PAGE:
Stretch marks included:
Even the Guardian’s über-feminist hag Jessica Valenti is disturbed.
When I was growing up, I had a doll that cried fake tears, a doll that drank milk and a doll that “peed” in her diaper. (I was not a fan of that last one – I still hate diapers.) Their purpose, I suppose, was to teach little girls about taking care of babies – along with the play kitchen and cradle, dolls like this are just another way we slickly introduce domesticity into girls’ lives. Given that, I probably should be excited about the prospect of a more “empowering” doll – one whose fake bodily function is something girls actually need to learn about. But the reality of it leaves me… moody.
Yes, I’m talking about a period doll.
The Lammily doll, with more realistic body proportions than Disney and Barbie-fied alternatives, now comes with a “period party pack,” which the company touts as “the fun way to explain the menstrual cycle to kids”. I guess throwing a heating pad and some tampons at your mortified kid when she hits puberty isn’t considered ‘fun’ anymore, who knew.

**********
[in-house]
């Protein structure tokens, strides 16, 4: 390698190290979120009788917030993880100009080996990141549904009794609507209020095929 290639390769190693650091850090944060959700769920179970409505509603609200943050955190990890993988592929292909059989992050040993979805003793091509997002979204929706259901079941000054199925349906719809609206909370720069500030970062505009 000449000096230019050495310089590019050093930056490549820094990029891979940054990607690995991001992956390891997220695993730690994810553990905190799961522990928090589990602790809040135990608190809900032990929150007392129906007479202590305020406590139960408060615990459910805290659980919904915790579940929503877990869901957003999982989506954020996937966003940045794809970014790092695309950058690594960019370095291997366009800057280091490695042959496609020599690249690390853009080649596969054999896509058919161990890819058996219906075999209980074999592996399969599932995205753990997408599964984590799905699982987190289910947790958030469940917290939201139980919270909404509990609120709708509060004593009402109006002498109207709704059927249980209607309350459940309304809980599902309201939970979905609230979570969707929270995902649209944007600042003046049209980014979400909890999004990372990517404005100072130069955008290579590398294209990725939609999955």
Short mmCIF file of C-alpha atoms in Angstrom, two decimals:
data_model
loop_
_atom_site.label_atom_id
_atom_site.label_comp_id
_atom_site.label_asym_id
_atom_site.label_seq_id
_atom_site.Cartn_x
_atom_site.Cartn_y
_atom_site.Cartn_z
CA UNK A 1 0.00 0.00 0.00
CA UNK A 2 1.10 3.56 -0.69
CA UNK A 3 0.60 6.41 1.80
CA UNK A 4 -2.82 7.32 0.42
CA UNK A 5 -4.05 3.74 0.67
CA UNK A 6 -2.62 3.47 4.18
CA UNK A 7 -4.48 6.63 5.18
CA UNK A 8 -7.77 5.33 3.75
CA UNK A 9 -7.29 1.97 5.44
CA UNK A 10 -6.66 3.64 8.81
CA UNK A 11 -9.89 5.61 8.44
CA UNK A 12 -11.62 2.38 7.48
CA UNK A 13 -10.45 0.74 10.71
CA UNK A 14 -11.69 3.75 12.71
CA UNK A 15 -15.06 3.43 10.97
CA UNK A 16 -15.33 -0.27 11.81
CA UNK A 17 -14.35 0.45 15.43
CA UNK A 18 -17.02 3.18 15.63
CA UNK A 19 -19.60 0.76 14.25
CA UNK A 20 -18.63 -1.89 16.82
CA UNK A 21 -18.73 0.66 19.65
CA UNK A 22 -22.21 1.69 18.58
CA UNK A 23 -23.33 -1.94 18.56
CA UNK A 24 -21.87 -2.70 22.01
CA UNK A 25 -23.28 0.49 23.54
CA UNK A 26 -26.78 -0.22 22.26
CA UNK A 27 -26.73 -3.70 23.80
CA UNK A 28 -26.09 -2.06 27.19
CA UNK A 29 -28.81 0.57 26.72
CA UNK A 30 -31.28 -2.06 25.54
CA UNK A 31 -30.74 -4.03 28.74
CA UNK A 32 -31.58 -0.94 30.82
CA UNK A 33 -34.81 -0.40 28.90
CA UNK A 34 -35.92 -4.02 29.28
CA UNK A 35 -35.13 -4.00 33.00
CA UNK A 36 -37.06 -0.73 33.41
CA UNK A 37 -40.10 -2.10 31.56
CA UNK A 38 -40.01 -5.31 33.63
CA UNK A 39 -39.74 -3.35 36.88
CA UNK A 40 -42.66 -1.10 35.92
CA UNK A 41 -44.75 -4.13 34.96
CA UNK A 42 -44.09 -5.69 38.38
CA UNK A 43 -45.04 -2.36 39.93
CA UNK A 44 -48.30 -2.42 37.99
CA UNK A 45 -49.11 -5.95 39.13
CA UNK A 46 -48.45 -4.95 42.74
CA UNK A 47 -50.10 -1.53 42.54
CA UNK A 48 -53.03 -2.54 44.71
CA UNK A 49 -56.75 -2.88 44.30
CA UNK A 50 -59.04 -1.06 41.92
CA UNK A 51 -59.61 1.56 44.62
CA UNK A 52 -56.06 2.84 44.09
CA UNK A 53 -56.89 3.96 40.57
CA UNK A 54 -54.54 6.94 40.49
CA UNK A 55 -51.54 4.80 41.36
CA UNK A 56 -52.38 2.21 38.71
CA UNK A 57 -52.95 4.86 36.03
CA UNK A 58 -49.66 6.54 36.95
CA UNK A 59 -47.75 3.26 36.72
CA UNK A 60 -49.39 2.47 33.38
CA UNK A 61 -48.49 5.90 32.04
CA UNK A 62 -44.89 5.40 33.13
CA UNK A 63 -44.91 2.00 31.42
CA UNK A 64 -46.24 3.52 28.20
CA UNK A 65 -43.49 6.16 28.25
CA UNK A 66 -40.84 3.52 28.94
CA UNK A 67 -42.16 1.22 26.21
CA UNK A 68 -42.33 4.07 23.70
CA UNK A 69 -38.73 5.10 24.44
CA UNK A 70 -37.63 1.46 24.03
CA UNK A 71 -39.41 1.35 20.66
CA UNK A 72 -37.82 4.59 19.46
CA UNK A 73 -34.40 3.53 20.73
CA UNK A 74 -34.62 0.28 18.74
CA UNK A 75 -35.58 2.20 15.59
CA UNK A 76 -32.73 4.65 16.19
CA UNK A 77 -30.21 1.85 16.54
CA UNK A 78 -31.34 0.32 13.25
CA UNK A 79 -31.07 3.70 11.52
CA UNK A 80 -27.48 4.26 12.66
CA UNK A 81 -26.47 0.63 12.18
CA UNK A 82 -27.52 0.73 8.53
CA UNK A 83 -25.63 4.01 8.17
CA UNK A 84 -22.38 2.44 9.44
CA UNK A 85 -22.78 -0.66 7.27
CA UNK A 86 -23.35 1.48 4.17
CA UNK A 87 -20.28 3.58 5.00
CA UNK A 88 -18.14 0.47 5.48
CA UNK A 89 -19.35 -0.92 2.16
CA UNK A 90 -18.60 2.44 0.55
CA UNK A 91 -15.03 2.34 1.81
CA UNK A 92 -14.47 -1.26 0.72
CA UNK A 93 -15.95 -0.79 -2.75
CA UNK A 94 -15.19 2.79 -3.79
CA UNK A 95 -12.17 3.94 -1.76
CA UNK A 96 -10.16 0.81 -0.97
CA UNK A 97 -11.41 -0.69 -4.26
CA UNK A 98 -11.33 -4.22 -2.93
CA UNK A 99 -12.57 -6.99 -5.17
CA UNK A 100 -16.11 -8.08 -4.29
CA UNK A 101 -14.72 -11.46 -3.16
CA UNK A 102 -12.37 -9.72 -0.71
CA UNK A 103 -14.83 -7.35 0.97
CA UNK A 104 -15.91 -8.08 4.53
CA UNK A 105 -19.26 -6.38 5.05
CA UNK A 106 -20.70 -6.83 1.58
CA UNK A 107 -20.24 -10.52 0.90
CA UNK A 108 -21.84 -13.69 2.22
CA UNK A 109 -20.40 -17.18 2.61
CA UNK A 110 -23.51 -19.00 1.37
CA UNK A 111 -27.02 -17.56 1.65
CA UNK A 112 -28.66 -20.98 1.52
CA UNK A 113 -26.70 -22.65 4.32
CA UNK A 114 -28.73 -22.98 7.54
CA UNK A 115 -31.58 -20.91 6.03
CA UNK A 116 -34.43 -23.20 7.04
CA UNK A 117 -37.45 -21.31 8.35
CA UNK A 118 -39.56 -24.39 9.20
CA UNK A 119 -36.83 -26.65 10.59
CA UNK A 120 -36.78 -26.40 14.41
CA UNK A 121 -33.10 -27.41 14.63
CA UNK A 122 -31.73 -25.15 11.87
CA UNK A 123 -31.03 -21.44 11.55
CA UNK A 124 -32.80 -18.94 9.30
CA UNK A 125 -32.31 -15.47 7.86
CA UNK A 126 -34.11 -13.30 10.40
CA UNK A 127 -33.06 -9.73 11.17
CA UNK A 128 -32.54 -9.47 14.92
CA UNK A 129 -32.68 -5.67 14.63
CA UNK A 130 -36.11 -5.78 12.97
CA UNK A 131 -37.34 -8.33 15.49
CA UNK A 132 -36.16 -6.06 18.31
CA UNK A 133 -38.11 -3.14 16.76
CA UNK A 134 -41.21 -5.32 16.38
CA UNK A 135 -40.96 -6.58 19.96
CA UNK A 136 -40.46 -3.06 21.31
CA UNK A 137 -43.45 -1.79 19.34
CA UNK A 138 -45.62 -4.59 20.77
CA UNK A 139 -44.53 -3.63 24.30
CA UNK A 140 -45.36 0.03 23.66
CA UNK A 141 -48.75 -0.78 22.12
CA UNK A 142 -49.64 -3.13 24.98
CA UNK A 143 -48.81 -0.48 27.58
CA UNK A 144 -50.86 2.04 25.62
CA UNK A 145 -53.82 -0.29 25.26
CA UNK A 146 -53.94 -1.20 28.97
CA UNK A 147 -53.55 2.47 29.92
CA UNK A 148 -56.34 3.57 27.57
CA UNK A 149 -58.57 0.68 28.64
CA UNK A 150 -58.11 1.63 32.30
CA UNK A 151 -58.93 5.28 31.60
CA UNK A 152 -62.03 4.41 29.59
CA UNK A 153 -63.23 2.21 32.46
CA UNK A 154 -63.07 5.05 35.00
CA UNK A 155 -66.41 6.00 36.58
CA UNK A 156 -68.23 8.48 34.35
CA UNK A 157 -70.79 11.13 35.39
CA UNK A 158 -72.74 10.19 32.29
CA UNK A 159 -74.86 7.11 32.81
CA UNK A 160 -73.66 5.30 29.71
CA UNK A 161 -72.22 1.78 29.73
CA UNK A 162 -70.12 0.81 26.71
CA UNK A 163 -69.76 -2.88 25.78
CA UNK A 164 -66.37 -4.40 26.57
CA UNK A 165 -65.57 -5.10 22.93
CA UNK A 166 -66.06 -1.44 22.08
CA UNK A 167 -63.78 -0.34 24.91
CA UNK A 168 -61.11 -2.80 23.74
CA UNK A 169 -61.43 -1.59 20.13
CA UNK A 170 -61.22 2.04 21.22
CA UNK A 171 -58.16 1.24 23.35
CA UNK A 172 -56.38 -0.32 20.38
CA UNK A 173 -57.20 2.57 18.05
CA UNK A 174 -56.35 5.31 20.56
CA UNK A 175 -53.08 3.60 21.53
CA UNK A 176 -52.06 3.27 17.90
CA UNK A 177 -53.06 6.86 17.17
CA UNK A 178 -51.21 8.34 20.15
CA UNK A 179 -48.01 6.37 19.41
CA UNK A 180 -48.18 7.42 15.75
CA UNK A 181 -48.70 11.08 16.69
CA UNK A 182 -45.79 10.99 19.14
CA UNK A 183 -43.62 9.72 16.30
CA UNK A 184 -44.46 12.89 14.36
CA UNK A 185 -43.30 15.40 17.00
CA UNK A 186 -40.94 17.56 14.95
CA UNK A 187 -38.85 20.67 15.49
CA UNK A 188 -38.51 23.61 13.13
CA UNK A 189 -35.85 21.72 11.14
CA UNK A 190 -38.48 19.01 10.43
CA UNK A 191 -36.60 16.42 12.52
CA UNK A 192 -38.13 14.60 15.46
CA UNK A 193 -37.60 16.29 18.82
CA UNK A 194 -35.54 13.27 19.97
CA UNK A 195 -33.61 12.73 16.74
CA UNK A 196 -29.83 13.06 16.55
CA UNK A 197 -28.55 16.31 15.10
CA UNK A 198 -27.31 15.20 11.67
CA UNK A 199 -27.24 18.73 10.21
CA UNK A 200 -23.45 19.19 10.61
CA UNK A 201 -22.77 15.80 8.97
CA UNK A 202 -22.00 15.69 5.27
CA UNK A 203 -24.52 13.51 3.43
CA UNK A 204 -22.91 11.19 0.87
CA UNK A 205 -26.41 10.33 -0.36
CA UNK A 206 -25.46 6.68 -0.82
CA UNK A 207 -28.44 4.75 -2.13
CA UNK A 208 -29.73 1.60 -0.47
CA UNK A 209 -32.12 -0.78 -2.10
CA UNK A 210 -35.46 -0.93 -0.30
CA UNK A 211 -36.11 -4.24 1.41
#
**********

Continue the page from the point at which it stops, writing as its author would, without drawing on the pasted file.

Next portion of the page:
I imagine the doll is meant for girls younger than those getting their periods, as I don’t see anyone post-10 years old playing with a politically correct Barbie. And demystifying periods for young girls is a nice idea. As the doll’s website points out, “this perfectly healthy natural process is still surrounded with taboos…let’s start an open and positive conversation about our periods.”
For some girls, pretending your doll gets her period might a fun and educational way to learn about menstruation. It’s certainly a better choice than the options of yore. But surely the easiest and best way to teach our daughters about menstruation is to, well, talk to them.